Tuesday, December 14, 2010

The Next Best Thing

    Early dreams for a new business took root during the agonizing ten months Army Captain Dawn Halfaker spent recovering from over 20 operations she endured when she was severely injured in Iraq. She had spent five months in Baquba, in the volatile province of Diyalah as a Platoon Leader, charged with training an Iraqi police force. Shortly after midnight in June, 2004, Dawn rolled out in a convoy of 4 humvees on a reconnaissance patrol when her vehicle was hit by a barrage of small arms fire and rocket-propelled grenades. One grenade pierced the engine of Dawn's vehicle before it burst immediately next to her, leaving her right arm hanging by a piece of skin and a few tendons. Dazed and covered with blood, Dawn still managed to order the driver to flee before lapsing into a coma that lasted twelve days. She awoke as a patient in Walter Reed Army Medical Center in terrible shape: besides burns and lacerations, Dawn suffered 5 broken ribs, a shattered shoulder blade and a deadly infection that almost took her life, and eventually led to the amputation of her right arm. For her heroism, she was awarded a Purple Heart and a Bronze Star.
During her recovery, as Dawn began to realize the military career she had desperately wanted since the first day she entered the United States Military Academy at West Point was over, she worried about "losing a sense of purpose.":
I really loved what I was doing. To me the military was a dream job with so much of my life and my identity wrapped up in it. So I was fiercely determined to stay connected to the fellow soldiers I had left behind on the battlefield.
     Like a good soldier, she switched into survival mode and began to plan the outlines of a consulting business to help the military to seek out new technologies that could save lives or at least lessen injuries, a career path she calls "the next best thing." After working out of her basement for a year, Dawn landed a contract with the Department of Defense, specifically the Defense Advanced Projects Research Agency, where she led projects researching various technologies ranging from nanotechnology that could make lighter weight body armor to advanced medical devices, such as creating miniature ventilators for use directly in the battlefield to help prevent brain damage from serious injuries.
      When she began to see the growth potential for her consulting business, Dawn headed back to school to acquire an M.A. in Security Studies from Georgetown University. Her company, Halfaker and Associates, was officially launched in 2006. Located in Arlington, Va, the company provides help with security policy, physical security management services for military bases, administrative and technical support and training. Currently Halfaker and Associates has over 120 employees. For 2010, it expects to post revenues of more than $15 million from services provided to over 20 major clients, mostly governmental agencies. Her biggest client remains the Department of Defense for which her team is currently analyzing how the intelligence data gathered from a variety of sources affects the army and its decision makers as they develop policies and strategies.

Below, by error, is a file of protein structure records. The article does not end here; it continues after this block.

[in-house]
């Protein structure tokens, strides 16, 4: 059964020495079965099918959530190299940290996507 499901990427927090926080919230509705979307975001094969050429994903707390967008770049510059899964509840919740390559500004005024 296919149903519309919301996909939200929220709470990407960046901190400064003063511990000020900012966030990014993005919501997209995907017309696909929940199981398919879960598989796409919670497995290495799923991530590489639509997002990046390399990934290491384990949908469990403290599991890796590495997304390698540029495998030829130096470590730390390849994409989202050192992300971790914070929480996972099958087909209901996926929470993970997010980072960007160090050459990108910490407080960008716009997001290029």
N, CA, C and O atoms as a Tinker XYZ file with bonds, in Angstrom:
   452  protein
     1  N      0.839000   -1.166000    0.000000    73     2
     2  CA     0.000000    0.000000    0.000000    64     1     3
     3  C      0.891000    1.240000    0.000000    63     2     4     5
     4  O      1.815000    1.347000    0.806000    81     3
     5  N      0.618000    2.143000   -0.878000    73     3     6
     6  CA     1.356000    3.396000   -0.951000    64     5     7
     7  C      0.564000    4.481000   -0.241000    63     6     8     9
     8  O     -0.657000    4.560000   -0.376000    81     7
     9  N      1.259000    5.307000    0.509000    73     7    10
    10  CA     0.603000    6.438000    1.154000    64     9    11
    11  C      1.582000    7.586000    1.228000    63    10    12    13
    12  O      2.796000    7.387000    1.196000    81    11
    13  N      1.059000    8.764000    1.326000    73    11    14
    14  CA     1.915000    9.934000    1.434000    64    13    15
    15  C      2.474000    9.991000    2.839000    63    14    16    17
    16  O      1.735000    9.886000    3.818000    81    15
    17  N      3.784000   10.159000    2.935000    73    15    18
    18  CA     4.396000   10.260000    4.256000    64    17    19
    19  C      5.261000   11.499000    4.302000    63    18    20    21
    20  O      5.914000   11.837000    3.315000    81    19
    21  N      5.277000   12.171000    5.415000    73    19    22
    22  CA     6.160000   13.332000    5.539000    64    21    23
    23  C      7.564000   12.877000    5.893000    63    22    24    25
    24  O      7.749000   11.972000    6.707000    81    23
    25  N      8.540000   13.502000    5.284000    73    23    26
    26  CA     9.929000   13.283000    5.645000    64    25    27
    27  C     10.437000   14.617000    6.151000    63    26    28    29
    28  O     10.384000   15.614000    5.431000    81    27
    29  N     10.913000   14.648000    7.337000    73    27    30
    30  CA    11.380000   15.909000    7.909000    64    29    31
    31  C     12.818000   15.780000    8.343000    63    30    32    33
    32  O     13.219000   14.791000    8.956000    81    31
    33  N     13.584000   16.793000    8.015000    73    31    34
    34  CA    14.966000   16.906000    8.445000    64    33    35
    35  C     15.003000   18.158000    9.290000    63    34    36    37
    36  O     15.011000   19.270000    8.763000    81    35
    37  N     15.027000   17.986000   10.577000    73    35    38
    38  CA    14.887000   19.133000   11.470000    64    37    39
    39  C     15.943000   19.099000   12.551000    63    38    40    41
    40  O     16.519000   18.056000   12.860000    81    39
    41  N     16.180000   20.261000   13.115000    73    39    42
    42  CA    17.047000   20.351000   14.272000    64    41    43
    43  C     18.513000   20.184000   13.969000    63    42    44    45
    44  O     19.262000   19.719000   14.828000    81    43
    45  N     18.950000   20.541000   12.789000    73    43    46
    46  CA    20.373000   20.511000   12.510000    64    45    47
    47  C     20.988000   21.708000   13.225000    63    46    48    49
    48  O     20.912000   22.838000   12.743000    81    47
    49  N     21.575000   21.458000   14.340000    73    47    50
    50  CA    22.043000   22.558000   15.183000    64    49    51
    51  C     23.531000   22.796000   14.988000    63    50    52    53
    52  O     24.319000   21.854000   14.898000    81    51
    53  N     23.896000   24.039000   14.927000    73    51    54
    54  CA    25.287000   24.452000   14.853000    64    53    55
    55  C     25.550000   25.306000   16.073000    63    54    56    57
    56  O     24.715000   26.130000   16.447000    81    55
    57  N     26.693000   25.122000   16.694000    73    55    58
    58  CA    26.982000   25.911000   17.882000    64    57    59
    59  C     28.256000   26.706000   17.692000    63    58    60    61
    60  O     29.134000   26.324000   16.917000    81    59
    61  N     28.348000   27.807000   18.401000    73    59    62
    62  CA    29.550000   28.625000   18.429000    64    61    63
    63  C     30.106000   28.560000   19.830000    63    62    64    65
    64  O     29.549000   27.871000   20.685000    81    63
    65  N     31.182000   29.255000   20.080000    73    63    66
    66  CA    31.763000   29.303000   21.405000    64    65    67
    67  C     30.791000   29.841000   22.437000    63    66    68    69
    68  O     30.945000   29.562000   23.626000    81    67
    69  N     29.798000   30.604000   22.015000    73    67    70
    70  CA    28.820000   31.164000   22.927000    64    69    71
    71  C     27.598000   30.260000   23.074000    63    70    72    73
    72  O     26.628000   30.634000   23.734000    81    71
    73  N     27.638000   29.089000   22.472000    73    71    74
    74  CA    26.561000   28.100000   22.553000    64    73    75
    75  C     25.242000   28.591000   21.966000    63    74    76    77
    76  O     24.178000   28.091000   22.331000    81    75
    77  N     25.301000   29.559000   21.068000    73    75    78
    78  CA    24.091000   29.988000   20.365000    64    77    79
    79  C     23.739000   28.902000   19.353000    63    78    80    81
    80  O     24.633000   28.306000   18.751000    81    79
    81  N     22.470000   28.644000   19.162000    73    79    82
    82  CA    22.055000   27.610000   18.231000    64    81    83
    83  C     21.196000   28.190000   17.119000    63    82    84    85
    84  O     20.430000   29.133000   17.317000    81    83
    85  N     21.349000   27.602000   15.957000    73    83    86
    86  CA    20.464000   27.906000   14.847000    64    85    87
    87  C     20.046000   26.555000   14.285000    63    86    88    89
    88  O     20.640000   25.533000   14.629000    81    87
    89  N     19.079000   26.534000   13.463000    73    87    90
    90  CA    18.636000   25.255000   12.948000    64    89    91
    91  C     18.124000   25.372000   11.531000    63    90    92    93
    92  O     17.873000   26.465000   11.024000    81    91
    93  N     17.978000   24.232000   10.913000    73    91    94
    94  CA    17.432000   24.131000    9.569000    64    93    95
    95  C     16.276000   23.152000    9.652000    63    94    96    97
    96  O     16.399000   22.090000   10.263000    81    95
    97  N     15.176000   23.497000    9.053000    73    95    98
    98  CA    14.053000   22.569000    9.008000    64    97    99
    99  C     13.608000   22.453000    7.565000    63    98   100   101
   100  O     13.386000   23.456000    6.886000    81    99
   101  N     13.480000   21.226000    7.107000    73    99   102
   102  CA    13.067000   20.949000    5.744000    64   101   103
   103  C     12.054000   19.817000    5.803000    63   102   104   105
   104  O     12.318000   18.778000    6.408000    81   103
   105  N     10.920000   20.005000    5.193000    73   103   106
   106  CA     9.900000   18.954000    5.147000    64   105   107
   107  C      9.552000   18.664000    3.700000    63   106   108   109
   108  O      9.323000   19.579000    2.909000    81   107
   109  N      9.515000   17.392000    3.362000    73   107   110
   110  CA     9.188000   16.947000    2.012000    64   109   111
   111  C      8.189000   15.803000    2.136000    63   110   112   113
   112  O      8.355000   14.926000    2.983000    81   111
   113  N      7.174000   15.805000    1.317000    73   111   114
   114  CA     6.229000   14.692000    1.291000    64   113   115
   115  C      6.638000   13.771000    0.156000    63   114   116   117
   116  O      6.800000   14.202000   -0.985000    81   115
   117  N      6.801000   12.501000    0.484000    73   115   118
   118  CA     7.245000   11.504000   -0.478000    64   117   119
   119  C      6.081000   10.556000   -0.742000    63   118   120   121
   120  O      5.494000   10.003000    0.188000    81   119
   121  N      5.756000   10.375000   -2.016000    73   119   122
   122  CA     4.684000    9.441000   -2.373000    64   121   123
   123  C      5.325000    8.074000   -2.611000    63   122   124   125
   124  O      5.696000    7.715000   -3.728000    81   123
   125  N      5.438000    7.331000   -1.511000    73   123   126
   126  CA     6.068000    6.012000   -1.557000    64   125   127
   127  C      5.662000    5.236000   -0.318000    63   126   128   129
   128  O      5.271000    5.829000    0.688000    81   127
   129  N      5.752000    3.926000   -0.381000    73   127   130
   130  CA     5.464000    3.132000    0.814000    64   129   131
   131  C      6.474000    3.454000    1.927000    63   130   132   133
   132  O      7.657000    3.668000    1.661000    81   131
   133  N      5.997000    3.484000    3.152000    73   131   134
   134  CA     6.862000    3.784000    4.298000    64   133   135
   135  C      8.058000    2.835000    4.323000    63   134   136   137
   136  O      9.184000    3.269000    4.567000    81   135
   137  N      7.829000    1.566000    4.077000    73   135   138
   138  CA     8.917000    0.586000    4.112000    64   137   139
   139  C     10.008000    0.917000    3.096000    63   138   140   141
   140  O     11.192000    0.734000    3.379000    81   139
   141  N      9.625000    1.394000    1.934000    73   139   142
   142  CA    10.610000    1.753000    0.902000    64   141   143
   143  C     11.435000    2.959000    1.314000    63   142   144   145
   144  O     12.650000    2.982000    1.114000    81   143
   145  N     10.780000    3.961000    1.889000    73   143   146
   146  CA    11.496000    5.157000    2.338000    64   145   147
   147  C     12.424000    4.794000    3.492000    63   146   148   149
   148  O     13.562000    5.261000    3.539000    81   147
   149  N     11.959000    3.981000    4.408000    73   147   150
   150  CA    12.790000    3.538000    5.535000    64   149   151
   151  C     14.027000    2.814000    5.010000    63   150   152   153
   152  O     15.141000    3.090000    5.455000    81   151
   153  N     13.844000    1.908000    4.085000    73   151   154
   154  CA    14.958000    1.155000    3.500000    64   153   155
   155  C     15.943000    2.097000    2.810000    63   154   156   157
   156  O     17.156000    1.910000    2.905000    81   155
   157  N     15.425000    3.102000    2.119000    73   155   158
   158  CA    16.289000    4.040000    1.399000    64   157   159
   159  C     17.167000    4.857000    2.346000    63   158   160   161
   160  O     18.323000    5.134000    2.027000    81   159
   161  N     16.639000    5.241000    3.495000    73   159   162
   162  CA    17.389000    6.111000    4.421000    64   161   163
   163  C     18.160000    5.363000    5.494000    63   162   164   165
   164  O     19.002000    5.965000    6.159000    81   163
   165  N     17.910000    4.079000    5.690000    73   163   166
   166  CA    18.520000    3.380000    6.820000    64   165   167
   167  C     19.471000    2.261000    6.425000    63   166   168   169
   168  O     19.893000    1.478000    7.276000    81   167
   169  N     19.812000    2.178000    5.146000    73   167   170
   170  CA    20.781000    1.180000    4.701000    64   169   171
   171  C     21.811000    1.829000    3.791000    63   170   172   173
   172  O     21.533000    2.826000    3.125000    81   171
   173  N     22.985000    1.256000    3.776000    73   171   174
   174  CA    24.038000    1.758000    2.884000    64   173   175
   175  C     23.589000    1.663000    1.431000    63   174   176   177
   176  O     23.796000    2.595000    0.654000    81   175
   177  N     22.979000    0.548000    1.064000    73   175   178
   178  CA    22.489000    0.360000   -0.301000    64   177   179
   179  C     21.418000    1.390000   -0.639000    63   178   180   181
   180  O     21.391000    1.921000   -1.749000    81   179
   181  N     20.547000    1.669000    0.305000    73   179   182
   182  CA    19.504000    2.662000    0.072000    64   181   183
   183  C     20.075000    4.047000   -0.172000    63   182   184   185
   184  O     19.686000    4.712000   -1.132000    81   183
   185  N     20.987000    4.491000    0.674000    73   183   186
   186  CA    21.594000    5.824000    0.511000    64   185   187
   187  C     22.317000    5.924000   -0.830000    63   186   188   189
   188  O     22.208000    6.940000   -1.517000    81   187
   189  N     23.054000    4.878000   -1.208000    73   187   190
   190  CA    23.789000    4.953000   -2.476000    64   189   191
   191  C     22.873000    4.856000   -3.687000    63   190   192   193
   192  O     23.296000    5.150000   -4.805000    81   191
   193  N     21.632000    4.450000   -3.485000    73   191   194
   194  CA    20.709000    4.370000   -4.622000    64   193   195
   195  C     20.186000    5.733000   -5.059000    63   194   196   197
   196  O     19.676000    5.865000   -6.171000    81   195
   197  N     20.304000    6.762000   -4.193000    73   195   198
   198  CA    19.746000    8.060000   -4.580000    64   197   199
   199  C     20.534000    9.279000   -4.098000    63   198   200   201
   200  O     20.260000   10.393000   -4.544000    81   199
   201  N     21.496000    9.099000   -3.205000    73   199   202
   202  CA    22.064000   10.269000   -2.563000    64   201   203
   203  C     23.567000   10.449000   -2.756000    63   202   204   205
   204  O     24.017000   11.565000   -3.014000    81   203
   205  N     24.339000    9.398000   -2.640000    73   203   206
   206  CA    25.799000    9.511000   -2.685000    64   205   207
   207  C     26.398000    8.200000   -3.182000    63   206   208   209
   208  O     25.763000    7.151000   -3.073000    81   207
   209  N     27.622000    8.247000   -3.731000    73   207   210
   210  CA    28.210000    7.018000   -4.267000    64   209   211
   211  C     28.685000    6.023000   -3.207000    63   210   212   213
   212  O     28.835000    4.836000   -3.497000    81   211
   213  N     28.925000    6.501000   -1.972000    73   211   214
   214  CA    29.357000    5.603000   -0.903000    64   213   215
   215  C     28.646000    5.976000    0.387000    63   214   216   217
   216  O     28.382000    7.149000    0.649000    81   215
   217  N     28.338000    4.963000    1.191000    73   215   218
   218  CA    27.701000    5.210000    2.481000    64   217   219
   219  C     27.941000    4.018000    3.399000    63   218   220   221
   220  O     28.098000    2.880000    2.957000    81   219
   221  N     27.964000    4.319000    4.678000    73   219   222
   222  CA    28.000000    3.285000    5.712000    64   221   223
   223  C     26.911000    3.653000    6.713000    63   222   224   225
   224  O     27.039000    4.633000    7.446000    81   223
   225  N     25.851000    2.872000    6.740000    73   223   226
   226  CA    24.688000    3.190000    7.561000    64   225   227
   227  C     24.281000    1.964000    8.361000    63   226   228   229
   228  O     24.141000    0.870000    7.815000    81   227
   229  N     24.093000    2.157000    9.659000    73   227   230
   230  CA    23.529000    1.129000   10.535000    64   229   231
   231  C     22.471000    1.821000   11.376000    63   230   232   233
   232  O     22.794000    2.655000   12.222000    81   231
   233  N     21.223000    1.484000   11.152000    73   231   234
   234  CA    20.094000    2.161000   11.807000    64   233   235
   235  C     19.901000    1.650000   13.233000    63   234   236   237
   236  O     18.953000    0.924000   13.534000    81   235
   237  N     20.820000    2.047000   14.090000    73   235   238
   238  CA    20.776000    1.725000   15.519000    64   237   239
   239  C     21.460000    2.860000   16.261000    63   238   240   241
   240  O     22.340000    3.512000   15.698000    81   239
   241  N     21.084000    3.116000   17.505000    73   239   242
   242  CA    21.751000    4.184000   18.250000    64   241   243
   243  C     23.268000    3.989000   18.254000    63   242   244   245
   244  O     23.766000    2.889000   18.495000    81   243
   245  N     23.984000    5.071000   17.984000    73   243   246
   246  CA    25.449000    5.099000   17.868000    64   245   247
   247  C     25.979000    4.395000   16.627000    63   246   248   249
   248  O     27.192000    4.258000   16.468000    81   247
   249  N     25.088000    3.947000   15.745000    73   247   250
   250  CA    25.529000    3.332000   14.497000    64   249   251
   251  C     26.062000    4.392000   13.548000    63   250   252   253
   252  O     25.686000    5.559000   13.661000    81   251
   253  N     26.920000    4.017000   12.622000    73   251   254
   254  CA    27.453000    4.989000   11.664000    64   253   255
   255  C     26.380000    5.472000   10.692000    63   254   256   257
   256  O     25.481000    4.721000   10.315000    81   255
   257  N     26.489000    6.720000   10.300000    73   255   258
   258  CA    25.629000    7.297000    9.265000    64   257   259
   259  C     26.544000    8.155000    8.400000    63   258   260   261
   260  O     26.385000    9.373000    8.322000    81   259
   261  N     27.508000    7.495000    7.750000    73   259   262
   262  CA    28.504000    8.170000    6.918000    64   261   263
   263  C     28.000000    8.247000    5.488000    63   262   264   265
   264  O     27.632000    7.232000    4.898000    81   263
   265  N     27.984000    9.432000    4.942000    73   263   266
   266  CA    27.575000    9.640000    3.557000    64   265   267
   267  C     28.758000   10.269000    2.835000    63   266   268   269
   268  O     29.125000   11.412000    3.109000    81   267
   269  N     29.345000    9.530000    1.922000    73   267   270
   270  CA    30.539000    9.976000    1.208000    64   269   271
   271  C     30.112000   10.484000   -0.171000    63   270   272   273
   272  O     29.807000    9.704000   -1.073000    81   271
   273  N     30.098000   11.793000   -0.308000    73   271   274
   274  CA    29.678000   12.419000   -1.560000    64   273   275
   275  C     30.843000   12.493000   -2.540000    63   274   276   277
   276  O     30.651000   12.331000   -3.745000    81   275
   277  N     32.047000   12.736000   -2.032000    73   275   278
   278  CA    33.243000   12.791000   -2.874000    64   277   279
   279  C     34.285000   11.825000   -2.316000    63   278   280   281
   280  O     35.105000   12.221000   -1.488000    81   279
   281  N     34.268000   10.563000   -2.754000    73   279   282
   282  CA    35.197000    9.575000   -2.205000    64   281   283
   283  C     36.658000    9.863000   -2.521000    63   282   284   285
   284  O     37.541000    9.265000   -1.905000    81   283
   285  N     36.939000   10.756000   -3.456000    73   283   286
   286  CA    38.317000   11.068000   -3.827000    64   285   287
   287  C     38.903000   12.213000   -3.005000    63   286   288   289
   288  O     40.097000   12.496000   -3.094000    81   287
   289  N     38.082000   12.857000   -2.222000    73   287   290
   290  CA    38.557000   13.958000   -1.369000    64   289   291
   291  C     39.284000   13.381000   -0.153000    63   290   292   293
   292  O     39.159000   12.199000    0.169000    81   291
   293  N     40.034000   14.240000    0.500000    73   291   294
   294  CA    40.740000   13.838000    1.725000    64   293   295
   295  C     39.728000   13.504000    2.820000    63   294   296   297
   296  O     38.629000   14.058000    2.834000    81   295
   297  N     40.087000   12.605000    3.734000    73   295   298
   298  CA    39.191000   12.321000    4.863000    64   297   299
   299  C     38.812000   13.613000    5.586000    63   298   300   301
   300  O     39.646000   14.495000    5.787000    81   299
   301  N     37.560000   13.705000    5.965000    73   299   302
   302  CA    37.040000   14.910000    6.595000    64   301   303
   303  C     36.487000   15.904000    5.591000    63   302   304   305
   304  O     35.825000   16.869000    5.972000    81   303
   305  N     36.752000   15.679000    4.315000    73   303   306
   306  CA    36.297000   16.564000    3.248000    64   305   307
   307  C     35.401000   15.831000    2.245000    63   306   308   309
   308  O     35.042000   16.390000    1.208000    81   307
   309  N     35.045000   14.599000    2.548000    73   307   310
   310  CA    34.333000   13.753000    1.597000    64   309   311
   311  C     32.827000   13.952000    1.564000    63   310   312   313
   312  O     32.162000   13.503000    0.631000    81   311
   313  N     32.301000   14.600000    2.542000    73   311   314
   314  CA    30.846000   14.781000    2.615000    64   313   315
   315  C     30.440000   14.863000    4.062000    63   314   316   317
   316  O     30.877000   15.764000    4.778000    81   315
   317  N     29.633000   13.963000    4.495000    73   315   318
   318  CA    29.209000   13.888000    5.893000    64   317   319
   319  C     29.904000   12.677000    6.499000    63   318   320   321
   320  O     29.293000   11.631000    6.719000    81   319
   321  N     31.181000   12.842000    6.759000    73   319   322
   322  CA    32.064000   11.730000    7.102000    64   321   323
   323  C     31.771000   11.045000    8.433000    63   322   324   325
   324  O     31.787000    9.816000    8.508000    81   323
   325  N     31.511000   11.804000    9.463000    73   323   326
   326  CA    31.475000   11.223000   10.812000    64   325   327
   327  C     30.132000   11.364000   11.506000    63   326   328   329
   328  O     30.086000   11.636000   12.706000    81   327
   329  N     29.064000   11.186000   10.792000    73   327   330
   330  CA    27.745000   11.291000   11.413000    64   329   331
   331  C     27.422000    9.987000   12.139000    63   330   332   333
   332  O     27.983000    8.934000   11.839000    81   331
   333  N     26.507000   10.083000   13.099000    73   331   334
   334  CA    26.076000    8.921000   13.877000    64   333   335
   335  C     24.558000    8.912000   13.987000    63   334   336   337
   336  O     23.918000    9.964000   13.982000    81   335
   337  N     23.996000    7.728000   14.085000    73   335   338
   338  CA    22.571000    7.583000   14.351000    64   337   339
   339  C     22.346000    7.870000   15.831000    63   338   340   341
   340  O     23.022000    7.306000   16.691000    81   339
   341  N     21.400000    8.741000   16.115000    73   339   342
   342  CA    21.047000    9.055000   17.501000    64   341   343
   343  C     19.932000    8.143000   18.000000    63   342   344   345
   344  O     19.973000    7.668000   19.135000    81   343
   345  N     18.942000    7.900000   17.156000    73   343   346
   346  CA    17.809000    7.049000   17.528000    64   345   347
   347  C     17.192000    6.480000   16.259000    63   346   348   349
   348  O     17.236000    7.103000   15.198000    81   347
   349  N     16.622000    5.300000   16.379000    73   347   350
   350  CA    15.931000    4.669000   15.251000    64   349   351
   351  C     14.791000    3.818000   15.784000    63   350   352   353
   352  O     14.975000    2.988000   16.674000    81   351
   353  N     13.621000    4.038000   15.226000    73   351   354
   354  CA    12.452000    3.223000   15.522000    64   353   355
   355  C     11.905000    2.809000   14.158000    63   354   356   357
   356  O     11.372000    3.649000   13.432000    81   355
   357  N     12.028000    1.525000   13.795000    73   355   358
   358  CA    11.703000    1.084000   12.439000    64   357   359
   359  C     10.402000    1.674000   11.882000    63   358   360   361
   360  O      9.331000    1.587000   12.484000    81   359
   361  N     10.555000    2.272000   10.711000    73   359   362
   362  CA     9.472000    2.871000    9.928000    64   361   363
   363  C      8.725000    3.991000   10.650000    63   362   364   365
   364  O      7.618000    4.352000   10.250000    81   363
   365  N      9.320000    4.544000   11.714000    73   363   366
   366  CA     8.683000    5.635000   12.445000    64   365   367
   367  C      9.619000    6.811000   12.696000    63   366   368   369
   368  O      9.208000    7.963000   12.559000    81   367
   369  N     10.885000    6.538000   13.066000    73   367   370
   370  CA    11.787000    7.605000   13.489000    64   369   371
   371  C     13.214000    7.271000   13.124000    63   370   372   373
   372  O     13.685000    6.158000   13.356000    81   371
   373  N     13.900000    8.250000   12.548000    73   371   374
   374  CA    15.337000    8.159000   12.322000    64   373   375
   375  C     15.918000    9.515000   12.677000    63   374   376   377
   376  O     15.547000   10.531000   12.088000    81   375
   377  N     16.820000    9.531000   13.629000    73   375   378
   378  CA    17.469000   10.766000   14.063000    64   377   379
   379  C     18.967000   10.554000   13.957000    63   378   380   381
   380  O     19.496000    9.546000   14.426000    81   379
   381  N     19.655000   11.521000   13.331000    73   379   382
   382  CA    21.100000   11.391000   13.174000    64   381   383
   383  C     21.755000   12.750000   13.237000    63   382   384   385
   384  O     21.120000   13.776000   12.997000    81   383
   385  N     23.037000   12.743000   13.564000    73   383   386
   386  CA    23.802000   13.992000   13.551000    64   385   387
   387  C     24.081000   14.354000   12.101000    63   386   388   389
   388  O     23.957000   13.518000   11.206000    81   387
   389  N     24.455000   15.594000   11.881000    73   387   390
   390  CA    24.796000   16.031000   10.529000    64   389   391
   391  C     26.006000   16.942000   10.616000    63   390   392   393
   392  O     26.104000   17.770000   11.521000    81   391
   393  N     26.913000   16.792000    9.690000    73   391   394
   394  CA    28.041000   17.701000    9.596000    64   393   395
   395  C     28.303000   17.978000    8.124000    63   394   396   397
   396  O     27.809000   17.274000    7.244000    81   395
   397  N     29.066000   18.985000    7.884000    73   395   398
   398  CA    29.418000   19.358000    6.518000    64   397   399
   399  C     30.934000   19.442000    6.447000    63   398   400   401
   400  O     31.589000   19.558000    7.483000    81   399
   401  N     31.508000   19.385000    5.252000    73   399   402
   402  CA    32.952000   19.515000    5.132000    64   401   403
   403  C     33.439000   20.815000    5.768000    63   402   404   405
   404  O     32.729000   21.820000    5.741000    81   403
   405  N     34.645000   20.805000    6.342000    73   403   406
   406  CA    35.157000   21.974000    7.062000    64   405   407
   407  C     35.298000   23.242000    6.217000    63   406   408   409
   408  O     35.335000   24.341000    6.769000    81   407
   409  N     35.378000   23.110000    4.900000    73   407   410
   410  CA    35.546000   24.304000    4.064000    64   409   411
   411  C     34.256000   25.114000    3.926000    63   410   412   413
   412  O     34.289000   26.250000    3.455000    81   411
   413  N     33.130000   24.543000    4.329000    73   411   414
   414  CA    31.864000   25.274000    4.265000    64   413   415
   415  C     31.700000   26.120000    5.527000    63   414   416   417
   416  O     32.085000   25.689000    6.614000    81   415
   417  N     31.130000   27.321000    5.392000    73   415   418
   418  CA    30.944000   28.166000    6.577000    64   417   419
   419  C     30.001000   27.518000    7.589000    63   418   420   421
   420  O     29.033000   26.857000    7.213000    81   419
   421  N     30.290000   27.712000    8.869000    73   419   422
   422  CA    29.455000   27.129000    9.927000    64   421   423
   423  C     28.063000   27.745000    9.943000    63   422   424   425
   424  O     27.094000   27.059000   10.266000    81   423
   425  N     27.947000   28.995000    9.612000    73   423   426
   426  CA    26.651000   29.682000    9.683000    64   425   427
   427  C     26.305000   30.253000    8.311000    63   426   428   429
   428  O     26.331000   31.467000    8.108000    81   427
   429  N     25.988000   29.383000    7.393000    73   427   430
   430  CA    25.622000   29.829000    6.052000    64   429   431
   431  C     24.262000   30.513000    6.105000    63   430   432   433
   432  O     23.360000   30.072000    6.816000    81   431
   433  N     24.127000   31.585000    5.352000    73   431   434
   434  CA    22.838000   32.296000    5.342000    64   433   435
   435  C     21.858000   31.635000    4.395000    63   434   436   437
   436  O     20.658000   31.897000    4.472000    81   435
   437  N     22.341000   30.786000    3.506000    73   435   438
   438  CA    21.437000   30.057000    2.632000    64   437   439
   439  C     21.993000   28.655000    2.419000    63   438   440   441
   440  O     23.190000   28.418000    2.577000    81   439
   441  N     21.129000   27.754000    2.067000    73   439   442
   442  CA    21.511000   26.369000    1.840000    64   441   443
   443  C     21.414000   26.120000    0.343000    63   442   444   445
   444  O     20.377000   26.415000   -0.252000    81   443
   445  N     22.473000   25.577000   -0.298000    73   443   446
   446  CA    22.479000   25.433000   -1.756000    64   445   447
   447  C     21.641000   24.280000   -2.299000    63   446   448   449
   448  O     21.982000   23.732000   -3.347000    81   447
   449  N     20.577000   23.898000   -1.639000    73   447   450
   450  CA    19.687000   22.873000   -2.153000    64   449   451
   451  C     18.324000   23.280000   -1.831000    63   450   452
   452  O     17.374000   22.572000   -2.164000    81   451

Another major client is the Department of Homeland Security for which the Halfaker and Associates team offers solutions in the areas of force protection, antiterrorism, emergency management and chemical, biological, radiological, nuclear, and high yield explosive (CBRN) defense. Soon after Dawn launched her business, the economy began to slide. One consequence was that "we got a whole new slew of competitors who began to chase lucrative government contracts for the first time since their former clients were slashing budgets because of the recession." Her solution was "to continue to seek out exceptional talent so we can offer our clients the best services possible."
     As part of her plans for long term growth, 31-year old Dawn Halfaker plans to adopt her company services to the needs of commercial clients for whom she sees rising demand in all areas of security; she also offers in depth capabilities in information technology solutions to help clients with a variety of business problems from website designs to software integration to data management. Currently she spends most of her time on strategic planning and maintaining essential relationships by planning quarterly visits to the sites of her twenty most active programs. She also attends industry events because "you can't get new business if you don't put yourself out there."
     Recently, Dawn was selected as one of the winners in the 2010 Winning Women program, sponsored by Ernst and Young. Her reward was participation in a 5-day strategic growth forum that brought together 1700 business leaders in Palm Spring in early November. The experience, she said, "made me realized I was pigeon-holed; the blinders were removed as I began to see that there are opportunities everywhere. I developed a much better understanding of how to access the resources I need; it also gave me the ability to understand how to navigate the obstacles we face as I look at my strategic plan for growth." She also loved the networking with the other winning women which "became the kind of sorority I never had at West Point."
Since the growth forum coincided with Veteran's Day, Dawn was unexpectedly invited to the stage by the forum leaders to share her combat story. The audience responded with a standing ovation in honor of her courage and determination to accomplish her "next best thing": running a successful company.

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